It is possible that the retailer’s stance helped win over new (perhaps wealthier) consumers. It may even have benefited Walmart’s bottom line—and shareholders. Yet it also showed that amid increasingly polarised politics, what is good for one set of stakeholders may be anathema to another. Whether it is Hobby Lobby, a Christian chain of craft stores from Oklahoma, denying staff contraceptive insurance on religious grounds, or Nike supporting an American football player’s decision to protest against police brutality, some stakeholders will always object to what is done on behalf of others. There are more quotidian trade-offs. A General Motors shareholder who is also an employee may want higher salaries rather than higher profits; a dollar spent on pollution control may be a dollar less spent on worker retraining. But weighing up the costs and benefits to different groups is fraught with difficulty.

Some bosses claim they can do this, keen to win public praise and placate politicians. But they are insincere stewards, according to Lucian Bebchuk, Kobi Kastiel and Roberto Tallarita, of Harvard Law School. Their analysis of so-called constituency statutes in more than 30 states, which give bosses the right to consider stakeholder interests when considering the sale of their company, is sobering. It found that between 2000 and 2019 bosses did not negotiate for any restrictions on the freedom of the buyer to fire employees in 95% of sales of public firms to private-equity groups. Executives feathered the nests of shareholders—and themselves.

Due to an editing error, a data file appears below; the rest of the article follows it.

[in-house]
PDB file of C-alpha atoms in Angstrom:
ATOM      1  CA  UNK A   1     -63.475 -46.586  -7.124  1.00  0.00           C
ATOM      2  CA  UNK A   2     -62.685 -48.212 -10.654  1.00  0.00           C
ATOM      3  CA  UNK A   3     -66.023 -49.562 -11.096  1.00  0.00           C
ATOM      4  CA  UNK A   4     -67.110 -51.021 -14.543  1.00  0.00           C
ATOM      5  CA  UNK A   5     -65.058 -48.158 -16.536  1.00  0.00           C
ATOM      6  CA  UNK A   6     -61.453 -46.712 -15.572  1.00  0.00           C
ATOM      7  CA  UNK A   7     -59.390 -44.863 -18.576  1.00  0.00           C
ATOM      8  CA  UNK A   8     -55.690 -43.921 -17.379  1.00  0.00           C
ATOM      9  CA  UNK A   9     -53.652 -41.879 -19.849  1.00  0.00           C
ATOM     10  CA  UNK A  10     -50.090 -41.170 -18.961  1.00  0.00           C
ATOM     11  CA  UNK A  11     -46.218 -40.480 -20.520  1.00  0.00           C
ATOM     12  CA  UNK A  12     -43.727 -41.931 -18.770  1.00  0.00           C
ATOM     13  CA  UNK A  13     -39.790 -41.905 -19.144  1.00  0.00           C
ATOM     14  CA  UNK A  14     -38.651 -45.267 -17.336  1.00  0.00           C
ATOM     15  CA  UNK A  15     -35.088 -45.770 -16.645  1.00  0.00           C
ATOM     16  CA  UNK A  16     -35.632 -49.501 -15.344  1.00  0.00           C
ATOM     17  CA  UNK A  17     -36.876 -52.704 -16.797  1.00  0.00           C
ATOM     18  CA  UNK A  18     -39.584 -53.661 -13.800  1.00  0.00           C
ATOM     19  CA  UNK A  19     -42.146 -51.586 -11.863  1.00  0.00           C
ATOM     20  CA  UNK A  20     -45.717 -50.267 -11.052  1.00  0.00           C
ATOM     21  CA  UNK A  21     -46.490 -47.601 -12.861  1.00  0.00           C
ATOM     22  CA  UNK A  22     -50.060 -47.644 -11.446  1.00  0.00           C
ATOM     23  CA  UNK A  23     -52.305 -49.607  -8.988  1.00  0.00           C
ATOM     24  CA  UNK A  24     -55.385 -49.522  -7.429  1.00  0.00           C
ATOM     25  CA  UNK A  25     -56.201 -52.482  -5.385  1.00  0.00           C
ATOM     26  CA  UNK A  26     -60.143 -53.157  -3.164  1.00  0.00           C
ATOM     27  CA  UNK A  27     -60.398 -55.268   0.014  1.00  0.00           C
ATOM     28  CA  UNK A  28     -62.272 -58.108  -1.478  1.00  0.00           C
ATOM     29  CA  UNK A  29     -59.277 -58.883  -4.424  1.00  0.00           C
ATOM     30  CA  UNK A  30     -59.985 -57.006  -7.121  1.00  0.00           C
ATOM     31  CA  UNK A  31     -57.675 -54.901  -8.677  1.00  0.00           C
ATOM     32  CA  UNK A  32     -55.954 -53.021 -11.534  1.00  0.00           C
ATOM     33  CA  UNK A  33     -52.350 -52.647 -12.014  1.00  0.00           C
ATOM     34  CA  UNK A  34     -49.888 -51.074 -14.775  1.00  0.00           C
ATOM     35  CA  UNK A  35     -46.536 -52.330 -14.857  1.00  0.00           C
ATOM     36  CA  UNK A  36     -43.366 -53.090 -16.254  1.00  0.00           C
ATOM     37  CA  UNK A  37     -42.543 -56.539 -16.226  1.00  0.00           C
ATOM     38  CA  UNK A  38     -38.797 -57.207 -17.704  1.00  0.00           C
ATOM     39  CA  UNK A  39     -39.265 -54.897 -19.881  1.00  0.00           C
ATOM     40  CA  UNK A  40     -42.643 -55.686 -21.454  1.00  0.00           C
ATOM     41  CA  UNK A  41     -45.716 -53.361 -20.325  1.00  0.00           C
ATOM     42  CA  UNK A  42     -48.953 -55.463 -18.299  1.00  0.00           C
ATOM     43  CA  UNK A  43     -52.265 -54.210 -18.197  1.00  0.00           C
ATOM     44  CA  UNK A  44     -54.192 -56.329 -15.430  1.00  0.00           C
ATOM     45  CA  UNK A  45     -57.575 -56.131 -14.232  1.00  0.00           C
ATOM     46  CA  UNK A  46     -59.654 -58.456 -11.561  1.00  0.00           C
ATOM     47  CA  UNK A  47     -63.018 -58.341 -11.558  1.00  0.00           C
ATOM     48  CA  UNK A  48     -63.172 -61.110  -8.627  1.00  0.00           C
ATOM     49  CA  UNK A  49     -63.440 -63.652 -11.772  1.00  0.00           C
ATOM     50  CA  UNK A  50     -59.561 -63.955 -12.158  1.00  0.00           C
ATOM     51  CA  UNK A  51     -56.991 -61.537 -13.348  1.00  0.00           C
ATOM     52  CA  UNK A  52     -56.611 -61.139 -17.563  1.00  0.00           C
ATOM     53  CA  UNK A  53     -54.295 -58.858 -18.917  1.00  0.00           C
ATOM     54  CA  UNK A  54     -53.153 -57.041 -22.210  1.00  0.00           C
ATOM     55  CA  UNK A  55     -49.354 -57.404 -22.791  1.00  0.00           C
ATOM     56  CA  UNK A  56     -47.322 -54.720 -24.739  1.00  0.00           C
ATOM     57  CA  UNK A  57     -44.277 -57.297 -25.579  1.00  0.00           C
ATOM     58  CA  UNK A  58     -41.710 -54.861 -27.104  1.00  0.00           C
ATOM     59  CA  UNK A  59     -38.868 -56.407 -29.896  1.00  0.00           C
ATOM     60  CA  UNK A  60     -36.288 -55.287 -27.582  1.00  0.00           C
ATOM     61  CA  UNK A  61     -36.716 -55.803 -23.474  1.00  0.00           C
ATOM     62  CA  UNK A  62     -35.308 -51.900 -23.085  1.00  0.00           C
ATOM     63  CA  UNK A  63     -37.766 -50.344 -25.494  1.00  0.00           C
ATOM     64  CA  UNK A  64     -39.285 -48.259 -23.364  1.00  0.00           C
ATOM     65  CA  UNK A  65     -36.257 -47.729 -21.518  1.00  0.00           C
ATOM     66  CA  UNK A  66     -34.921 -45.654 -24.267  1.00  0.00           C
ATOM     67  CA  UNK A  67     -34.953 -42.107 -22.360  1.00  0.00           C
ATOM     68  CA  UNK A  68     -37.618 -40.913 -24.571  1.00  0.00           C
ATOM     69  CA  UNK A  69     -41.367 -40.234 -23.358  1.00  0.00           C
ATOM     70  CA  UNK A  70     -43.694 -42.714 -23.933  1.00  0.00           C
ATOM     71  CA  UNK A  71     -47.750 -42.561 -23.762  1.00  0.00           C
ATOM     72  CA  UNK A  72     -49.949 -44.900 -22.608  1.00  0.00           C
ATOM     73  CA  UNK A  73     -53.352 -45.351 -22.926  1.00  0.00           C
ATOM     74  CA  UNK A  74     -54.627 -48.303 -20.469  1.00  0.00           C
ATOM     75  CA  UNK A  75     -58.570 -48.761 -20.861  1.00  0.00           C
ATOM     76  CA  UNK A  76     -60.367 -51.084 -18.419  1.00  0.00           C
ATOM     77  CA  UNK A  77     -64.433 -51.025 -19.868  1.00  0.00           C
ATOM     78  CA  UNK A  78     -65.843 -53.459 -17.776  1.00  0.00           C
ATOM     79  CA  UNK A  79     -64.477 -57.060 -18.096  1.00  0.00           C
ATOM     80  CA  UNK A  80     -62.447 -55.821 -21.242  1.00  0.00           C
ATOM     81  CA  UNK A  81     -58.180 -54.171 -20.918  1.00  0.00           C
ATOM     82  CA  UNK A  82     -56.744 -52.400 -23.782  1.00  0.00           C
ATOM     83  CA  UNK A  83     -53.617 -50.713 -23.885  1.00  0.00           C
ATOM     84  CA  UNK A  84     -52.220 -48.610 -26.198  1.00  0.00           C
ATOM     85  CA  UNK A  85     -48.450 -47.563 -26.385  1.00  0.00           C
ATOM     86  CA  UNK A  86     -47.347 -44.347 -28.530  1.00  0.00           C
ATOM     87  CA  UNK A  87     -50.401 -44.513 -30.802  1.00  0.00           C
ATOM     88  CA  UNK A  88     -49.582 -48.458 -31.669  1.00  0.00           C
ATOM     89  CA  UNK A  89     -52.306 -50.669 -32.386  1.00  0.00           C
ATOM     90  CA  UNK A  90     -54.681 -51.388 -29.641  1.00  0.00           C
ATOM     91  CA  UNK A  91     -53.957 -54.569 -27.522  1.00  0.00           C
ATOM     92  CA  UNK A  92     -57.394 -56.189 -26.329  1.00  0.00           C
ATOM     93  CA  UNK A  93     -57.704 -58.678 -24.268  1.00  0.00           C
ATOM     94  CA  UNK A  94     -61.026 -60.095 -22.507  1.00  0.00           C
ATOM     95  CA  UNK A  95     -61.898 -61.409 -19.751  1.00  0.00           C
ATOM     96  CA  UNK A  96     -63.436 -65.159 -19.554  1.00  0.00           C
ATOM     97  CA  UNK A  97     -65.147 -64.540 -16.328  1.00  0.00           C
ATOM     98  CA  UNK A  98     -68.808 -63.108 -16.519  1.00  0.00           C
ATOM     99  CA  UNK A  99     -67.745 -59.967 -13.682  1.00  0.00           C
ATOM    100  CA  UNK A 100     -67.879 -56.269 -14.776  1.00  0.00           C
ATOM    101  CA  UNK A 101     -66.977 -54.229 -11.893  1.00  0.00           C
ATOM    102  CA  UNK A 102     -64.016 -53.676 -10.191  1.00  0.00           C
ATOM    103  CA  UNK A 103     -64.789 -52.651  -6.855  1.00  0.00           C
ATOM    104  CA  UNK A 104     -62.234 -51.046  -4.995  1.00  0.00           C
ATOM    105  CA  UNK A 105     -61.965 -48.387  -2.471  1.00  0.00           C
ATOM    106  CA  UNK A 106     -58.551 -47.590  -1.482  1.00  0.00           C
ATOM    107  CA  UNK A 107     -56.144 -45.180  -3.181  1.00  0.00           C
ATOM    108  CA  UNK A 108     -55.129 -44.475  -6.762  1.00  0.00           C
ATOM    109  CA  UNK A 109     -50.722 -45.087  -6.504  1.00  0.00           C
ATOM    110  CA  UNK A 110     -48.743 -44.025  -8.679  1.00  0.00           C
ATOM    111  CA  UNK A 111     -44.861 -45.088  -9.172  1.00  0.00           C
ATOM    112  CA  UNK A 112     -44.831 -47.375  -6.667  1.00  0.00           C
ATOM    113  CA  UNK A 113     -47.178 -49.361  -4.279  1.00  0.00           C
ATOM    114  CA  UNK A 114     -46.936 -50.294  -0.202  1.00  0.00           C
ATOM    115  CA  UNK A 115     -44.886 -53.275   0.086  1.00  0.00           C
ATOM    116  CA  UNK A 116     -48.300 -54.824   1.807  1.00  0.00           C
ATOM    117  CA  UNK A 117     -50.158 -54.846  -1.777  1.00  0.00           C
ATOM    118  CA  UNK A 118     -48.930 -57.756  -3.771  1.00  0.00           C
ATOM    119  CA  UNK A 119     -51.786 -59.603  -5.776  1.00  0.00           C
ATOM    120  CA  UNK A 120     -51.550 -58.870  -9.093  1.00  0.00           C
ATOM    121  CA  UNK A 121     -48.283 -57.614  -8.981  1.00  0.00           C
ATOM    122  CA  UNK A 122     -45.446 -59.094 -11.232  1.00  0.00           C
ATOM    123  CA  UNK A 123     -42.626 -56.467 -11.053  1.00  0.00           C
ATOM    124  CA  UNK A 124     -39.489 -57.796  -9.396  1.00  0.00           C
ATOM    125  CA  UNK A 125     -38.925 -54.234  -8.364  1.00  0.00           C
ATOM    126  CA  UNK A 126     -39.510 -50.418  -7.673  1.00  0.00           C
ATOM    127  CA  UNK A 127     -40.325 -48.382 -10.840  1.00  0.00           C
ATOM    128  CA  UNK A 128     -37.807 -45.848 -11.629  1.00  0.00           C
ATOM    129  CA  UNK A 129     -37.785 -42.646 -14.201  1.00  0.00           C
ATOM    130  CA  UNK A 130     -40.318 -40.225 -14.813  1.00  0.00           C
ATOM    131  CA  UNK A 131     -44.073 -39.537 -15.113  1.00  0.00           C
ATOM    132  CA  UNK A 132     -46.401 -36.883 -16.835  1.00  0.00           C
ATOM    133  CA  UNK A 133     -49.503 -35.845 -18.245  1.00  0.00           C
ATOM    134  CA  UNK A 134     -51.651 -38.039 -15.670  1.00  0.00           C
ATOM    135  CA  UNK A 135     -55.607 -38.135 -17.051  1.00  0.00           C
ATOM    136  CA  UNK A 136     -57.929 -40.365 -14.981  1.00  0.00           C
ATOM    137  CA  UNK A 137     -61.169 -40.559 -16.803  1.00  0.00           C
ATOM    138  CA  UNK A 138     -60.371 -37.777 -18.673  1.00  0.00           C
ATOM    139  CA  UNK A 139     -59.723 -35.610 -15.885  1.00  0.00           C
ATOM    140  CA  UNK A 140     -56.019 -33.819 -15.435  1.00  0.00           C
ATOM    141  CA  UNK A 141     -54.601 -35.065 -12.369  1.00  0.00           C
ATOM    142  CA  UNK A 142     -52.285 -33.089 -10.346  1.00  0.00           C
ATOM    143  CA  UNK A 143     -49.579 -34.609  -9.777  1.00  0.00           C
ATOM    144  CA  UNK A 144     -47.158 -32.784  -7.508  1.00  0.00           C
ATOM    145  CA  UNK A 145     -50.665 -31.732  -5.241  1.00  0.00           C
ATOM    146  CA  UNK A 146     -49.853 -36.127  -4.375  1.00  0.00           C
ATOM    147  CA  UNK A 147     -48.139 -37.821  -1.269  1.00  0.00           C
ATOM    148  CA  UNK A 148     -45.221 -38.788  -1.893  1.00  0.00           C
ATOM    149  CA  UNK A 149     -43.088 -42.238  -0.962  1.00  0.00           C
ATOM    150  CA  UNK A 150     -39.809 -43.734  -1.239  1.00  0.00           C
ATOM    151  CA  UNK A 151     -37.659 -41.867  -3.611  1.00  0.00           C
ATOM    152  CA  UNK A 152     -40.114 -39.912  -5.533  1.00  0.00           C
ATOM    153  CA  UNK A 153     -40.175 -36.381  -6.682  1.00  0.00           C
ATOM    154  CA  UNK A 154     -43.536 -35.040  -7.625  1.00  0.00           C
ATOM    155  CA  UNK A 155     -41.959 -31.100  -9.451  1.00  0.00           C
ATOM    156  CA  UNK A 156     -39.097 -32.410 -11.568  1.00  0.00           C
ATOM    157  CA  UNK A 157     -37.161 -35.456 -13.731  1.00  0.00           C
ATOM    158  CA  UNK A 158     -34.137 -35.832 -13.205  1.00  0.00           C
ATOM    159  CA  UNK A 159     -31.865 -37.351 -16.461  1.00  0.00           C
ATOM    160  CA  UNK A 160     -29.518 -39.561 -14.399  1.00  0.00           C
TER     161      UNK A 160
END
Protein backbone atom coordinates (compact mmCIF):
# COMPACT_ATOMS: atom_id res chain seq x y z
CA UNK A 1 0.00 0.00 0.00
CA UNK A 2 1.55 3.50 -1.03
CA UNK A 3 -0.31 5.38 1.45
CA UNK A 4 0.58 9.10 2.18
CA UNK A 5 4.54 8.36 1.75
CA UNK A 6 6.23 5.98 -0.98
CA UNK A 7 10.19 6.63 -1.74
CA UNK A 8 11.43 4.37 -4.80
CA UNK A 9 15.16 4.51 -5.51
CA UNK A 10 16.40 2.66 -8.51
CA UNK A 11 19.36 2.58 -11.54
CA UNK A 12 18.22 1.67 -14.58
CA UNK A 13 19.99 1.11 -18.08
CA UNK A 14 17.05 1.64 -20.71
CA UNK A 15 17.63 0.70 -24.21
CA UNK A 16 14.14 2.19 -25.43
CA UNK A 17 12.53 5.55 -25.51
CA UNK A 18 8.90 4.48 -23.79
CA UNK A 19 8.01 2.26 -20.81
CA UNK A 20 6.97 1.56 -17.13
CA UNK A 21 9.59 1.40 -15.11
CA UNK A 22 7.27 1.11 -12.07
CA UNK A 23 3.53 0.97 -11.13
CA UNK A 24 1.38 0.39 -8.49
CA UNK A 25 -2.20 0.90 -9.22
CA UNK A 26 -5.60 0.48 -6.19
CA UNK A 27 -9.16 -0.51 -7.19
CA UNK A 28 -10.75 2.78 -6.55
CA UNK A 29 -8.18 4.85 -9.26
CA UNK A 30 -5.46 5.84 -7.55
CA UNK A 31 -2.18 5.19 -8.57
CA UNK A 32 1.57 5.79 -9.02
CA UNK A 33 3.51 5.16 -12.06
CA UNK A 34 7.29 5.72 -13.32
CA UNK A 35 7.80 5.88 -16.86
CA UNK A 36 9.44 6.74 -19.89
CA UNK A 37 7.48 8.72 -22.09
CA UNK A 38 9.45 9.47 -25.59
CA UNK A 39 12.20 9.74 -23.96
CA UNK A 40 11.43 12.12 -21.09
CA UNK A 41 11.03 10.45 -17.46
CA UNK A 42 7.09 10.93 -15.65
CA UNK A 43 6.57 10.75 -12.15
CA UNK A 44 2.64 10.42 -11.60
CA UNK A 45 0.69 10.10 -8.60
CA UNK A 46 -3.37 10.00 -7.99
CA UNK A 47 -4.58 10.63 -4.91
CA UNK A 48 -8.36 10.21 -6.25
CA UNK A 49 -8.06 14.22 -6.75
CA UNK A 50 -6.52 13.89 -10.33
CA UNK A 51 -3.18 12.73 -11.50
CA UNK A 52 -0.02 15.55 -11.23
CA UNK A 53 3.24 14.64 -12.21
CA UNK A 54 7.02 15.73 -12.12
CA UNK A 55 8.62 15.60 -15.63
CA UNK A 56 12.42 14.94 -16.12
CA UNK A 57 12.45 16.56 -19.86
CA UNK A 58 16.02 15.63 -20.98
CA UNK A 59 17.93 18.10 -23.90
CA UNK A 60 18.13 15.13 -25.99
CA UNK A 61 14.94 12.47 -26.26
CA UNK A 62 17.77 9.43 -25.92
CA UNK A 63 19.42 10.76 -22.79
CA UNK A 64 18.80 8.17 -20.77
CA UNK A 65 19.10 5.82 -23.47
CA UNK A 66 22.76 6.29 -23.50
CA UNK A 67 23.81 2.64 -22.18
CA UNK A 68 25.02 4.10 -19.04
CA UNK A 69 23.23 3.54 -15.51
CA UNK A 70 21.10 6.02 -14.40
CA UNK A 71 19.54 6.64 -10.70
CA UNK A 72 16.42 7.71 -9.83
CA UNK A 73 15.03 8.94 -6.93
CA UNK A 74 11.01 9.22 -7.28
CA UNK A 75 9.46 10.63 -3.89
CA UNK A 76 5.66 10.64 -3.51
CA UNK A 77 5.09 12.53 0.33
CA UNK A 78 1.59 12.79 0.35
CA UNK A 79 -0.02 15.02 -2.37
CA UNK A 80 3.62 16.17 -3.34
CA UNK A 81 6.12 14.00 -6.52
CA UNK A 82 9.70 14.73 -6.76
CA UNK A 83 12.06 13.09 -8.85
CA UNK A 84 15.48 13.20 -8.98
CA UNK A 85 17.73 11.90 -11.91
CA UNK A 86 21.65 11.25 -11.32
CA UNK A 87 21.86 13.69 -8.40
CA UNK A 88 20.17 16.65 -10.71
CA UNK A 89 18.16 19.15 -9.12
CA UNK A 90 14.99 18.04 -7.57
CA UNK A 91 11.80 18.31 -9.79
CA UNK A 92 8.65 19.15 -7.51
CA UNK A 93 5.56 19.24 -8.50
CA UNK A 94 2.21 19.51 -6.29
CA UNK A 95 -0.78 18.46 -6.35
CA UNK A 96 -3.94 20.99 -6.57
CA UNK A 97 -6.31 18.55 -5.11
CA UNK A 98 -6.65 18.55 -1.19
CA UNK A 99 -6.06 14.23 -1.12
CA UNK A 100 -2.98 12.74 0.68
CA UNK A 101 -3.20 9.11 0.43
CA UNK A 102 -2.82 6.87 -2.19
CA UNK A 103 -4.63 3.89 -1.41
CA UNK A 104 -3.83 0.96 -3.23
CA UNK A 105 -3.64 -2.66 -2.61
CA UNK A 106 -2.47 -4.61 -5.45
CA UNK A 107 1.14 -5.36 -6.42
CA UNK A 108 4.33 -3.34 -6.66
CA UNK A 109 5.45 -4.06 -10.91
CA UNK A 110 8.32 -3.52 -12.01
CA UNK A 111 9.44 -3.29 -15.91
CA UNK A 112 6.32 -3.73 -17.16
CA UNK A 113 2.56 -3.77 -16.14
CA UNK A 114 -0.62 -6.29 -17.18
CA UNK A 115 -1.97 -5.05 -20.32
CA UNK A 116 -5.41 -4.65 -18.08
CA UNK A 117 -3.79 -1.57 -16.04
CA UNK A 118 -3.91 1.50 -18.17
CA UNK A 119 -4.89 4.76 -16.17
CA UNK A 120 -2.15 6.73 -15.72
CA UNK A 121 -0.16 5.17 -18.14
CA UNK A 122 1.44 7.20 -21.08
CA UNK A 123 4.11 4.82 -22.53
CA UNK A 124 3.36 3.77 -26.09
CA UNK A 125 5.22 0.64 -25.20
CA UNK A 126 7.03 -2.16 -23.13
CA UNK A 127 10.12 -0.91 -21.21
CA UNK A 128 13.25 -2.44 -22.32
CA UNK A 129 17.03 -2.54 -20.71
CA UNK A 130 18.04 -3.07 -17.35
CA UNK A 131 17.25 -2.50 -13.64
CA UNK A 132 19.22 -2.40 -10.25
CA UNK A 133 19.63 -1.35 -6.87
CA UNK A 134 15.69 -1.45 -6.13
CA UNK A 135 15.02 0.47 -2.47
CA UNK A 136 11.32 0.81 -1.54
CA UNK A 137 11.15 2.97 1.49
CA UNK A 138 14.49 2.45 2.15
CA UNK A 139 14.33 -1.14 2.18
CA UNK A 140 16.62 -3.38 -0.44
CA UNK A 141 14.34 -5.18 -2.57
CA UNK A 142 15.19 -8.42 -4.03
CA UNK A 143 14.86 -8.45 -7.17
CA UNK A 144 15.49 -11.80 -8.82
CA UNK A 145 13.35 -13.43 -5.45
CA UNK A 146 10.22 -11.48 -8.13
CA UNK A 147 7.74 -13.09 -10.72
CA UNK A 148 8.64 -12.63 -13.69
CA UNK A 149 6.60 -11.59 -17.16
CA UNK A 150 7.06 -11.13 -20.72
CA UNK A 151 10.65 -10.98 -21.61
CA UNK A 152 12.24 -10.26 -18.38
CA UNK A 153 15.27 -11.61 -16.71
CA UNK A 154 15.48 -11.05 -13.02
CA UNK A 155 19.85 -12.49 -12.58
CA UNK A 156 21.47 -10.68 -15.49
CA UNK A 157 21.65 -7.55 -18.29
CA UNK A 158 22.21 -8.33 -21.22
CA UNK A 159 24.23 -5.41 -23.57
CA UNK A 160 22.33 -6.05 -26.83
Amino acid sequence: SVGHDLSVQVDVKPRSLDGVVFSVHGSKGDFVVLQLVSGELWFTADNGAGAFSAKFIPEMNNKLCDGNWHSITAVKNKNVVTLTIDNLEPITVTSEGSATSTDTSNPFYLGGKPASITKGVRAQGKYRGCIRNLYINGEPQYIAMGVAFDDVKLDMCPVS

Talk is cheap

Such hypocrisy is rife. Aneesh Raghunandan of the London School of Economics and Shiva Rajgopal of Columbia Business School argued earlier this year that many of the 183 firms that signed the Business Roundtable statement on corporate purpose had failed to “walk the talk” in the preceding four years. They had higher environmental and labour compliance violations than peers and spent more on lobbying, for instance. Mr Bebchuk and others argue that the “illusory hope” of stakeholderism could make things worse for stakeholders by impeding policies, such as tax reform, antitrust regulation and carbon taxes, if it encourages the government blithely to give executives freedom to regulate their own activities.

To be sure, trade-offs are an inevitable part of shareholder capitalism, too: between short- and long-term investors, for instance. But stakeholders outnumber shareholders, making for more disparate interests to balance. Moreover, by investing in funds linked to corporate values, or by directly influencing boards, shareholders can show that their goals increasingly extend beyond profit maximisation to broader societal welfare. Shareholders retain primacy, as they should, but they are free to push for different trade-offs if they prefer.

This article appeared in the Business section of the print edition under the headline “The perils of stakeholderism”